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At PAG, a Stampede of New SNP Chips Highlighted for Studying Buffalo, Wheat, Ornamentals


The deluge continues. Year after year, new SNP genotyping arrays have been introduced at the Plant and Animal Genome conference, held annually in San Diego, and this year's meeting was no exception, as new tools were introduced for studying buffalo, wheat, ornamental plants, and many other species of interest to ag researchers.

While the use of SNP genotyping chips was highlighted in numerous scientific sessions and posters, they were also at the center of a number of company workshops, where vendors Illumina and Affymetrix pledged to make new catalog SNP chips available in the coming year.

Both Affy and Illumina already have sizable menus of genotyping chips available. Illumina currently offers arrays to study 25 different species, including bovine, goat, ovine, porcine, canine, chicken, apple, maize, tomato, grapevine, potato, and wheat. Affy has also expanded its number of ag-focused arrays in recent years, as researchers can now use its catalog products to study bovine, chicken, rice, lettuce, pepper, and buffalo.

Affy's Axiom Buffalo Genotyping Array is among its latest agrigenomics offerings. Launched a few weeks ago, the product contains 90,000 common and rare markers found in multiple water buffalo species and breeds, including Mediterranean, Murrah, Jaffarabadi, and Nili-Ravi.

According to the company, it developed the array in collaboration with the International Buffalo Genome Consortium, which includes Parco Tecnologico Padano in Italy, Iowa State University, and the United States Department of Agriculture's Agricultural Research Service. Affy claimed in a recent statement to be the only firm offering a chip for biomarker discovery and marker-assisted selection in buffalo, "one of the most important beef and dairy animals in Italy, Brazil, and South Asia."

John Williams, PTP's science director, described the need for such an array during an Affy workshop at PAG. According to Williams, there are about 158 million buffalo worldwide, in comparison to 1.3 billion cattle, a billion sheep, and about 600 million goats. Buffalo provide 5 percent of the world's milk supply, and are a source of meat and transport, especially in developing countries. The content for the Axiom Buffalo Genotyping Array evolved out of the Buffalo Genome Project, which included the de novo sequencing and assembly of a Mediterranean buffalo genome, and then the SNP discovery and selection for a genotyping panel.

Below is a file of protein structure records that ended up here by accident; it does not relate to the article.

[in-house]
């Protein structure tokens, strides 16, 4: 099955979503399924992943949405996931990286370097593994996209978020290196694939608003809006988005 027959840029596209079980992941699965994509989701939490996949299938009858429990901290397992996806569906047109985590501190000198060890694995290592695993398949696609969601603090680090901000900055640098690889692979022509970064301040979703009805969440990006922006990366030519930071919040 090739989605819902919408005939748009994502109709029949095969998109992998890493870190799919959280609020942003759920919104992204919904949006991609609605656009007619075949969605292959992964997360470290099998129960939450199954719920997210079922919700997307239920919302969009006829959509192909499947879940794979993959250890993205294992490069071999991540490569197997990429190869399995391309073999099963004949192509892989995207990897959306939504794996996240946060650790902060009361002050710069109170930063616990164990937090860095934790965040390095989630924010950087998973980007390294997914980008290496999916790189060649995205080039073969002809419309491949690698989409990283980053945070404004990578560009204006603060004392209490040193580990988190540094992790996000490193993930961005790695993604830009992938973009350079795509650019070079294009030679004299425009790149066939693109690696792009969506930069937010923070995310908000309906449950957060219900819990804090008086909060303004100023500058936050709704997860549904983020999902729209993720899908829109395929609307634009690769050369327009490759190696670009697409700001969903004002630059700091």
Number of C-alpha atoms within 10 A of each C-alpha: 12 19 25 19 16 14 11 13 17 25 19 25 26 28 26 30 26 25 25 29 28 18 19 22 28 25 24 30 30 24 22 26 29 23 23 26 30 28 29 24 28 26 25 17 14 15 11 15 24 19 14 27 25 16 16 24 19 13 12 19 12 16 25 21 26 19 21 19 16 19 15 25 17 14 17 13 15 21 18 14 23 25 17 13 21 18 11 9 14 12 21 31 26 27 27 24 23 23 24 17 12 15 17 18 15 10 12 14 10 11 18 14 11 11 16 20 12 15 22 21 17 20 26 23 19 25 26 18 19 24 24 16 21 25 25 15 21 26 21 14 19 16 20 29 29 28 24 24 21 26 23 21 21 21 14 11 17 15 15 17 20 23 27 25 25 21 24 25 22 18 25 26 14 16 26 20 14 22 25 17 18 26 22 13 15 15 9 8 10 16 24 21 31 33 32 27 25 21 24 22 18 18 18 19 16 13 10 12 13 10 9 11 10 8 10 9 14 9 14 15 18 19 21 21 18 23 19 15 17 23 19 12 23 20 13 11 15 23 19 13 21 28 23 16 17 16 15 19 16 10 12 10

Williams said during his talk that the 90,000 SNPs on the chip were selected from a total of 16 million SNPs, and that the markers were weighted to reflect each of the four featured breeds. He also said that the group intends to publish the animal's genome when it is finished annotating it.

Williams told BioArray News following the workshop that Affy launched the chip over the holidays after a "quick turnaround" – once the consortium selected the content for the array, it took about a month and a half for the chip to become commercially available. In terms of demand, Williams said that the consortium "has had interest from countries that rely on buffalo, such as India and Brazil" and that demand in these countries could be similar to bovine, as the array covers breeds specific to each country where buffalo are raised.

Still, the array is not yet applicable to all countries that rely on buffalo, as the content on the chip covers only river buffalo breeds, not swamp buffalo breeds, which are more commonly used in Southeast Asian countries like the Philippines, Indonesia, and Malaysia. According to Williams, river buffalo have 50 chromosomes while swamp buffalo have 46. He said he does not know how the Axiom Buffalo Genotyping Array would work with swamp buffalo samples, but said it should be possible to adapt the array in the future to contain content that would be "useful for third-world economies."

Now that the array is available, Williams said that PTP and the Italian Buffalo Breeders Association plan to use the chip in an association study for lactation traits. Buffalo is an important animal to Italian breeders because its milk is used in the production of mozzarella cheese.

BreedWheat and GenomeStudio

As most researchers tend to stress the importance of their organism of interest, it's hard to know which staple is most important to breeders, but with catalog SNP chips available for maize and rice, it seems logical that chips for wheat should become available too. For wheat researchers, though, there will be several arrays available, as wheat studies were featured in both Affy and Illumina workshops.